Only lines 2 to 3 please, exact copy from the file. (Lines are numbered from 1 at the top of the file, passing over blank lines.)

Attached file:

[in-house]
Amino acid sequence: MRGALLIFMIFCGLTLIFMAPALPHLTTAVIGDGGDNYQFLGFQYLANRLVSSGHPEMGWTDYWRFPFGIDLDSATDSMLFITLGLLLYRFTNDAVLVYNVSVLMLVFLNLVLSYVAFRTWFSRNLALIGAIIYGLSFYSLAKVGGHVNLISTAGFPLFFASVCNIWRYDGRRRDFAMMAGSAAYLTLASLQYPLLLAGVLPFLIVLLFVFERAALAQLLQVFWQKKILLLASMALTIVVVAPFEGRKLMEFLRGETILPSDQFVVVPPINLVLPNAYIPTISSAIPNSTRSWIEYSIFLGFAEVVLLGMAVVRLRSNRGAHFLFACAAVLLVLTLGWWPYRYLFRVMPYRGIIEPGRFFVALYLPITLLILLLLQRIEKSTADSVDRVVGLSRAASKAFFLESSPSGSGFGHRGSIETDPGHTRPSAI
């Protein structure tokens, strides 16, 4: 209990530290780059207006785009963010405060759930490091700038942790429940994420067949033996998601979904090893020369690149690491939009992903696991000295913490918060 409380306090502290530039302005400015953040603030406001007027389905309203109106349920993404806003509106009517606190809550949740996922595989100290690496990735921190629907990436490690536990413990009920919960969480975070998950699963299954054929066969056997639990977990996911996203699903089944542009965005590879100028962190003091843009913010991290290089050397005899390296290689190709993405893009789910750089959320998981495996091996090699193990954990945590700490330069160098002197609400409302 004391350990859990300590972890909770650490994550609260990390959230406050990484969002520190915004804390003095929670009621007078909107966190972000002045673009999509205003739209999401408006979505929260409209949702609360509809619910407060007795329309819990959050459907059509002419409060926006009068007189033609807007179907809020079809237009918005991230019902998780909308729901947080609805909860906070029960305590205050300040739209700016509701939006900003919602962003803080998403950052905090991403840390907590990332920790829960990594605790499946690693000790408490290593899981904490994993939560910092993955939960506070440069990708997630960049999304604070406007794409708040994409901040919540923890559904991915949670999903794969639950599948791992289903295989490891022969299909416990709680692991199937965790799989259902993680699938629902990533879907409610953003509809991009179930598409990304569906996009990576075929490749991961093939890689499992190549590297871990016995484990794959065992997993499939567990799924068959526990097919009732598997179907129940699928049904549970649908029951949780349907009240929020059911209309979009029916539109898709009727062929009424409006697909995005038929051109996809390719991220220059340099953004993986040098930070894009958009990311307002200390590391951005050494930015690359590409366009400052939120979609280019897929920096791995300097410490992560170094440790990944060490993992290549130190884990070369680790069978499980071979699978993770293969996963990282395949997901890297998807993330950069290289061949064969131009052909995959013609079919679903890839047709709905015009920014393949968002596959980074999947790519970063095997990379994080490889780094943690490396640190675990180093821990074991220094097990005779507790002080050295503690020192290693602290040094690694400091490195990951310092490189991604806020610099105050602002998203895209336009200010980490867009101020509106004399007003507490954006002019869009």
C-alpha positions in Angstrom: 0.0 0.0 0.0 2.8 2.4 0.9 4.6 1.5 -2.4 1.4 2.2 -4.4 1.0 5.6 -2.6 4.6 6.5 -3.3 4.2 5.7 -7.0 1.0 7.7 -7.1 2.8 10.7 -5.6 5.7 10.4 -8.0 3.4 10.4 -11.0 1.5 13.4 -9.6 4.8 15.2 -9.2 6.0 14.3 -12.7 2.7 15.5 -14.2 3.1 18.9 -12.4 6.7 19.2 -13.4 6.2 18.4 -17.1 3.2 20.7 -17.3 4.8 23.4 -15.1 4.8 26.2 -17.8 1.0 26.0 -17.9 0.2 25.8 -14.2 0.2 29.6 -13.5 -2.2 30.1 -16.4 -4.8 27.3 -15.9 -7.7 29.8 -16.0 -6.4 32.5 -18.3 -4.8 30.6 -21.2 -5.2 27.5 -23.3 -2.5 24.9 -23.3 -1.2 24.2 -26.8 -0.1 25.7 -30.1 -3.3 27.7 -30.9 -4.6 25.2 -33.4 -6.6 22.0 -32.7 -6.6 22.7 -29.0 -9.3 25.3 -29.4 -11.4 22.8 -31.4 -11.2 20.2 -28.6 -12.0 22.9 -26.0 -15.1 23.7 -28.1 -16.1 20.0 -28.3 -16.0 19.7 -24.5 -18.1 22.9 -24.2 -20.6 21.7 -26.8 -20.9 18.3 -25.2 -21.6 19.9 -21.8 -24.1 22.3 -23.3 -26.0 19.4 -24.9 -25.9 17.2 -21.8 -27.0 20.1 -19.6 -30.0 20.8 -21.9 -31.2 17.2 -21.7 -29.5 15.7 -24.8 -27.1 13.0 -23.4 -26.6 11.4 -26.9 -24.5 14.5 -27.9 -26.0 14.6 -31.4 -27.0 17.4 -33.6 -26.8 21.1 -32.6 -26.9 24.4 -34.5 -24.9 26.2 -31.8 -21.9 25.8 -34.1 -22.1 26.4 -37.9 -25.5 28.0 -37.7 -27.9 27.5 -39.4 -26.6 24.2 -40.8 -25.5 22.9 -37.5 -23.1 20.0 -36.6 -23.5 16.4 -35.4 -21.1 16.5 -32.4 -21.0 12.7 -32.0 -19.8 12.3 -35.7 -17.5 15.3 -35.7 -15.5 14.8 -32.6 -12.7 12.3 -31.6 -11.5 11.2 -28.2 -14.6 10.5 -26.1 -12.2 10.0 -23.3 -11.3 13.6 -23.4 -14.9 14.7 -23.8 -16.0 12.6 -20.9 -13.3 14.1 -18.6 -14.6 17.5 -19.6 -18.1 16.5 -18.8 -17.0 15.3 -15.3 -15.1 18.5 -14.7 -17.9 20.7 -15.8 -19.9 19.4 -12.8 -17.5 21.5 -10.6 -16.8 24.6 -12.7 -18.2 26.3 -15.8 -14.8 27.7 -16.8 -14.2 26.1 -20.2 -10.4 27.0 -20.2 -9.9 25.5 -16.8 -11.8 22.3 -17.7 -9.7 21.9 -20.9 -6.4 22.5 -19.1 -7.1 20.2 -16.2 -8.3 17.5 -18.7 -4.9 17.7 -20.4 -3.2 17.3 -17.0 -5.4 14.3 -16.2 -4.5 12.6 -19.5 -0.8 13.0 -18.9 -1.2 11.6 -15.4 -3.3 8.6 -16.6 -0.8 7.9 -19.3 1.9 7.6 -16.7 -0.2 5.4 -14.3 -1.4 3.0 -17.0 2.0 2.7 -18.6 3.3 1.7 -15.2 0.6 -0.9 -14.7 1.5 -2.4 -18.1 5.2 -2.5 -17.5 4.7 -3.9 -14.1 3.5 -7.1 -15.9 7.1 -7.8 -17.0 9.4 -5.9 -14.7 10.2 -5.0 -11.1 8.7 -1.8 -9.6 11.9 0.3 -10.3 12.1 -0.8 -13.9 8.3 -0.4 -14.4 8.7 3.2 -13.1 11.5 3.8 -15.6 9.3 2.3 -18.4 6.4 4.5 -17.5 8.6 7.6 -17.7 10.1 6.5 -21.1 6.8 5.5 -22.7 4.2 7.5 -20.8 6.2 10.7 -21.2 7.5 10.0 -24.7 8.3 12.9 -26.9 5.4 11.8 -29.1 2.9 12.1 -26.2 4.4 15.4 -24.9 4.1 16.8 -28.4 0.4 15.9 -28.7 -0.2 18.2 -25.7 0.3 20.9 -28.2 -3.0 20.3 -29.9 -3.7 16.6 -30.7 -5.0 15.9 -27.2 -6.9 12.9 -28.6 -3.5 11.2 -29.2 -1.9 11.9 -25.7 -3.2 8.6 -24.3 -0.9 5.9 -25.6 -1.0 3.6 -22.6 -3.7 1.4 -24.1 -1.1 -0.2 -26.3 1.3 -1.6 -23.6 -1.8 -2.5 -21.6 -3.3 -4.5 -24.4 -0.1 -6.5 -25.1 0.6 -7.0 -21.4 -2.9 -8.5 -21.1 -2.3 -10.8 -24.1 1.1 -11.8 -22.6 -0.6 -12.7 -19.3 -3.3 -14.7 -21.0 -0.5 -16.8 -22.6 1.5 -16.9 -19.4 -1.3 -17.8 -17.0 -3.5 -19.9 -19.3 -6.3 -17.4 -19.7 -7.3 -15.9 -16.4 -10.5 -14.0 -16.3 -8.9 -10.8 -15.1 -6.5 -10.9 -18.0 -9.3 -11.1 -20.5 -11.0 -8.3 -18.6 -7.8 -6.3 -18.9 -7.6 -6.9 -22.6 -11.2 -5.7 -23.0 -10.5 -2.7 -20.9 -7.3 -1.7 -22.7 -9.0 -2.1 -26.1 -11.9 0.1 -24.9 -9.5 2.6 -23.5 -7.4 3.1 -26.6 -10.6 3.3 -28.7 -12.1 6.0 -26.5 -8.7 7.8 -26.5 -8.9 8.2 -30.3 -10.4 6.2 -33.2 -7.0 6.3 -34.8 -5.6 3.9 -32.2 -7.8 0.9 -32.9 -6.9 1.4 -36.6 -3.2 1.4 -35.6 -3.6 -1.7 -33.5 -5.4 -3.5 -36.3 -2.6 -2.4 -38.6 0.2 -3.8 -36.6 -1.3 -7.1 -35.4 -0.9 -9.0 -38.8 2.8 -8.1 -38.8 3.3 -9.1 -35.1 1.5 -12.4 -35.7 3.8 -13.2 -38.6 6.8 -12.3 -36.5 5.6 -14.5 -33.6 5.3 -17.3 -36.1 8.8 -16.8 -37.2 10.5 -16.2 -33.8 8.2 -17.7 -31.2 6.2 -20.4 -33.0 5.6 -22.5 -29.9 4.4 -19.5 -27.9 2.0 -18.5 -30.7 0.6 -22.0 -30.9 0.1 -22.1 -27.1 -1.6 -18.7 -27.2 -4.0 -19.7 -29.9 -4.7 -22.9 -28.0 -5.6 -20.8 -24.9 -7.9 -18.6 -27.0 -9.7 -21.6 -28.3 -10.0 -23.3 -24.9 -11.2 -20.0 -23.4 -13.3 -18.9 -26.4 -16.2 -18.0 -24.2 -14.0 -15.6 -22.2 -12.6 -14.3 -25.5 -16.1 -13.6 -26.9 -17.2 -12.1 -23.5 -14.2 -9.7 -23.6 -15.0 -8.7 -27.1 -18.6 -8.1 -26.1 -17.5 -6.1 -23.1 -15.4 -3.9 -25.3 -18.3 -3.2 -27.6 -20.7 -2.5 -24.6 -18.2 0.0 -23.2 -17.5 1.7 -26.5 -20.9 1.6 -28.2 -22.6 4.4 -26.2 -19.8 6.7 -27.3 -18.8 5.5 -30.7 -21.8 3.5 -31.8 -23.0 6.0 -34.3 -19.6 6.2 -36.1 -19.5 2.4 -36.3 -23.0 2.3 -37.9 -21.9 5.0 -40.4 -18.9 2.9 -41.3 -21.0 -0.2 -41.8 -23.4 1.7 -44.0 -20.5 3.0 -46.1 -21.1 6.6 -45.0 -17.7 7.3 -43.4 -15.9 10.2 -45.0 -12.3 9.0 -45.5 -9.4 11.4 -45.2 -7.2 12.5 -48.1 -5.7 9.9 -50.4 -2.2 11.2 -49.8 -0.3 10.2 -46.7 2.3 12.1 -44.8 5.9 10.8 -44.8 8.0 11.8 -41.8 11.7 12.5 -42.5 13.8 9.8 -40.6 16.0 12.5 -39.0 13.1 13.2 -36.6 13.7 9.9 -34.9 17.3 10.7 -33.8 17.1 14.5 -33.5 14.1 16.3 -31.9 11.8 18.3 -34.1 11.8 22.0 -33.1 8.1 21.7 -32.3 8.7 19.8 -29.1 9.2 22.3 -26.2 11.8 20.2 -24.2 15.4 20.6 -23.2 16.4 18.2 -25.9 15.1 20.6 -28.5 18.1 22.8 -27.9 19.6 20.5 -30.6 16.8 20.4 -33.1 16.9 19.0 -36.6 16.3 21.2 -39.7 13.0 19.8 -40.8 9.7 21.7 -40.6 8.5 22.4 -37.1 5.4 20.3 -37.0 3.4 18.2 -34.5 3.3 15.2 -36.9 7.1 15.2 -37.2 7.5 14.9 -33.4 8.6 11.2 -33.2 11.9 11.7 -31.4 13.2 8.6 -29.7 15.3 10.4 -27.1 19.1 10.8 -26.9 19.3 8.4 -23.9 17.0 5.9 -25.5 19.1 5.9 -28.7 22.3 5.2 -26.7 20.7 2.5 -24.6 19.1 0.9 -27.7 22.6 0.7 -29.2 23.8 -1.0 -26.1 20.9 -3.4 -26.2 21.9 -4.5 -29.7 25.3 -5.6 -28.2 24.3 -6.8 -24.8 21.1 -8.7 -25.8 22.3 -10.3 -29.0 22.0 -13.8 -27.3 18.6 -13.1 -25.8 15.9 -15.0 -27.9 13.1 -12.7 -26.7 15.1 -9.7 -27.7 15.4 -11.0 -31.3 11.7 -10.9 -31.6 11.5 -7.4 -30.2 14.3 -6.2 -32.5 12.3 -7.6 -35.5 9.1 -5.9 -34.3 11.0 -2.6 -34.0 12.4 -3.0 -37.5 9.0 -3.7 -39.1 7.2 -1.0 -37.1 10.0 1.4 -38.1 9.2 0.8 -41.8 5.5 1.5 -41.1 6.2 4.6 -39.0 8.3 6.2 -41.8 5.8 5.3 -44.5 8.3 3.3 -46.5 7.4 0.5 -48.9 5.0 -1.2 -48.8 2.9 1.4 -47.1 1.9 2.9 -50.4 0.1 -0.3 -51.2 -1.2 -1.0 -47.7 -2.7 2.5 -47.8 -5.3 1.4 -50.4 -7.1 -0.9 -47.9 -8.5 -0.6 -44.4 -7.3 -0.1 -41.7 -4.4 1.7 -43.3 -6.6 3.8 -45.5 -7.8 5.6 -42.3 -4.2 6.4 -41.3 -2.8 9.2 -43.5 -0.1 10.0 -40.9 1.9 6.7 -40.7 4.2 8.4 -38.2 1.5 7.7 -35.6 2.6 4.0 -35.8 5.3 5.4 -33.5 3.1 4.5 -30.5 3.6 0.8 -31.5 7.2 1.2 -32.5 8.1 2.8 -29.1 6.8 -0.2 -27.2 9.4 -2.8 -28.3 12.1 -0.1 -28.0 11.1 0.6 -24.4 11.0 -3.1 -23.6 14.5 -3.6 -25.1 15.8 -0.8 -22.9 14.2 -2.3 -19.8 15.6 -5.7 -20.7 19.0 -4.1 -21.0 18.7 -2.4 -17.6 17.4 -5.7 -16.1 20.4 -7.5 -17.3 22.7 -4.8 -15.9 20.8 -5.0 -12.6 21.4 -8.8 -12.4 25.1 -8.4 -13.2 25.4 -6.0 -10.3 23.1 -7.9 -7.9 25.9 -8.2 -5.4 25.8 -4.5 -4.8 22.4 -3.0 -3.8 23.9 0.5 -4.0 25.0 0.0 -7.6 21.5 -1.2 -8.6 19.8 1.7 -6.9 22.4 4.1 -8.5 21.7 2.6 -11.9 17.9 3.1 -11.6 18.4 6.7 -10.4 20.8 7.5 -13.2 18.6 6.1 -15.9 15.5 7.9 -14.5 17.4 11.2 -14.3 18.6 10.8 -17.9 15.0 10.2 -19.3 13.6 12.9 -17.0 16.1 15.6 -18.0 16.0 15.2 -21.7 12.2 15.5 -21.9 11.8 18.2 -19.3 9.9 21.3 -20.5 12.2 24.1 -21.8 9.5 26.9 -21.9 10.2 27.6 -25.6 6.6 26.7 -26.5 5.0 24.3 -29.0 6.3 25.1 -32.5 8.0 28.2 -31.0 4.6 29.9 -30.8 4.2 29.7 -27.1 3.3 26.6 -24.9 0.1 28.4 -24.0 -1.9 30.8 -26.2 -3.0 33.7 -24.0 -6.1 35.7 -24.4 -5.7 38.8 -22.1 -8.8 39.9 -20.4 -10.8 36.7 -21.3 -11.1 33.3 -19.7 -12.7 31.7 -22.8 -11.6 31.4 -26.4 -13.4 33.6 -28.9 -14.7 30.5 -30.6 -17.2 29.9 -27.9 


Amino acid sequence: MRGALLIFMIFCGLTLIFMAPALPHLTTAVIGDGGDNYQFLGFQYLANRLVSSGHPEMGWTDYWRFPFGIDLDSATDSMLFITLGLLLYRFTNDAVLVYNVSVLMLVFLNLVLSYVAFRTWFSRNLALIGAIIYGLSFYSLAKVGGHVNLISTAGFPLFFASVCNIWRYDGRRRDFAMMAGSAAYLTLASLQYPLLLAGVLPFLIVLLFVFERAALAQLLQVFWQKKILLLASMALTIVVVAPFEGRKLMEFLRGETILPSDQFVVVPPINLVLPNAYIPTISSAIPNSTRSWIEYSIFLGFAEVVLLGMAVVRLRSNRGAHFLFACAAVLLVLTLGWWPYRYLFRVMPYRGIIEPGRFFVALYLPITLLILLLLQRIEKSTADSVDRVVGLSRAASKAFFLESSPSGSGFGHRGSIETDPGHTRPSAI
């Protein structure tokens, strides 16, 4: 209990530290780059207006785009963010405060759930490091700038942790429940994420067949033996998601979904090893020369690149690491939009992903696991000295913490918060 409380306090502290530039302005400015953040603030406001007027389905309203109106349920993404806003509106009517606190809550949740996922595989100290690496990735921190629907990436490690536990413990009920919960969480975070998950699963299954054929066969056997639990977990996911996203699903089944542009965005590879100028962190003091843009913010991290290089050397005899390296290689190709993405893009789910750089959320998981495996091996090699193990954990945590700490330069160098002197609400409302 004391350990859990300590972890909770650490994550609260990390959230406050990484969002520190915004804390003095929670009621007078909107966190972000002045673009999509205003739209999401408006979505929260409209949702609360509809619910407060007795329309819990959050459907059509002419409060926006009068007189033609807007179907809020079809237009918005991230019902998780909308729901947080609805909860906070029960305590205050300040739209700016509701939006900003919602962003803080998403950052905090991403840390907590990332920790829960990594605790499946690693000790408490290593899981904490994993939560910092993955939960506070440069990708997630960049999304604070406007794409708040994409901040919540923890559904991915949670999903794969639950599948791992289903295989490891022969299909416990709680692991199937965790799989259902993680699938629902990533879907409610953003509809991009179930598409990304569906996009990576075929490749991961093939890689499992190549590297871990016995484990794959065992997993499939567990799924068959526990097919009732598997179907129940699928049904549970649908029951949780349907009240929020059911209309979009029916539109898709009727062929009424409006697909995005038929051109996809390719991220220059340099953004993986040098930070894009958009990311307002200390590391951005050494930015690359590409366009400052939120979609280019897929920096791995300097410490992560170094440790990944060490993992290549130190884990070369680790069978499980071979699978993770293969996963990282395949997901890297998807993330950069290289061949064969131009052909995959013609079919679903890839047709709905015009920014393949968002596959980074999947790519970063095997990379994080490889780094943690490396640190675990180093821990074991220094097990005779507790002080050295503690020192290693602290040094690694400091490195990951310092490189991604806020610099105050602002998203895209336009200010980490867009101020509106004399007003507490954006002019869009």